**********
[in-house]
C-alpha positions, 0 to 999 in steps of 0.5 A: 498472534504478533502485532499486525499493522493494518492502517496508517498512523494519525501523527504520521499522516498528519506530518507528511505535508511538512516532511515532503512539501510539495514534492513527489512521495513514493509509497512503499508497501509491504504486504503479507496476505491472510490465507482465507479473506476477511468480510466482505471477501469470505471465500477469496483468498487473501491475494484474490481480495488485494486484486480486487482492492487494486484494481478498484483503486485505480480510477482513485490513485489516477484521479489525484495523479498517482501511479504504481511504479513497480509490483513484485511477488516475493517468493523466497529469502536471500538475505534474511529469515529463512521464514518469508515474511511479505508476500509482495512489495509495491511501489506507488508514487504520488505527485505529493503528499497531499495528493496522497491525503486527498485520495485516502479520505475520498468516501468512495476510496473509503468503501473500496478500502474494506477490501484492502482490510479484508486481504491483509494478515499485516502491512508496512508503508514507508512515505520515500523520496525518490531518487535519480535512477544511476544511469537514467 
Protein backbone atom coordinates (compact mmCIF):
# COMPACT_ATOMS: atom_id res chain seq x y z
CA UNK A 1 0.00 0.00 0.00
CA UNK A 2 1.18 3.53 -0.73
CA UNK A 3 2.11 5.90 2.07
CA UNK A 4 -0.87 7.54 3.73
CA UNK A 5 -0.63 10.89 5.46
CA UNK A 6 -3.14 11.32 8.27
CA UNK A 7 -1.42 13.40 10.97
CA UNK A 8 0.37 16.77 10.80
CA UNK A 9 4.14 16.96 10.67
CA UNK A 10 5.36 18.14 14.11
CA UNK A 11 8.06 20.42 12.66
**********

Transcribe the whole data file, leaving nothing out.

[in-house]
C-alpha positions, 0 to 999 in steps of 0.5 A: 498472534504478533502485532499486525499493522493494518492502517496508517498512523494519525501523527504520521499522516498528519506530518507528511505535508511538512516532511515532503512539501510539495514534492513527489512521495513514493509509497512503499508497501509491504504486504503479507496476505491472510490465507482465507479473506476477511468480510466482505471477501469470505471465500477469496483468498487473501491475494484474490481480495488485494486484486480486487482492492487494486484494481478498484483503486485505480480510477482513485490513485489516477484521479489525484495523479498517482501511479504504481511504479513497480509490483513484485511477488516475493517468493523466497529469502536471500538475505534474511529469515529463512521464514518469508515474511511479505508476500509482495512489495509495491511501489506507488508514487504520488505527485505529493503528499497531499495528493496522497491525503486527498485520495485516502479520505475520498468516501468512495476510496473509503468503501473500496478500502474494506477490501484492502482490510479484508486481504491483509494478515499485516502491512508496512508503508514507508512515505520515500523520496525518490531518487535519480535512477544511476544511469537514467 
Protein backbone atom coordinates (compact mmCIF):
# COMPACT_ATOMS: atom_id res chain seq x y z
CA UNK A 1 0.00 0.00 0.00
CA UNK A 2 1.18 3.53 -0.73
CA UNK A 3 2.11 5.90 2.07
CA UNK A 4 -0.87 7.54 3.73
CA UNK A 5 -0.63 10.89 5.46
CA UNK A 6 -3.14 11.32 8.27
CA UNK A 7 -1.42 13.40 10.97
CA UNK A 8 0.37 16.77 10.80
CA UNK A 9 4.14 16.96 10.67
CA UNK A 10 5.36 18.14 14.11
CA UNK A 11 8.06 20.42 12.66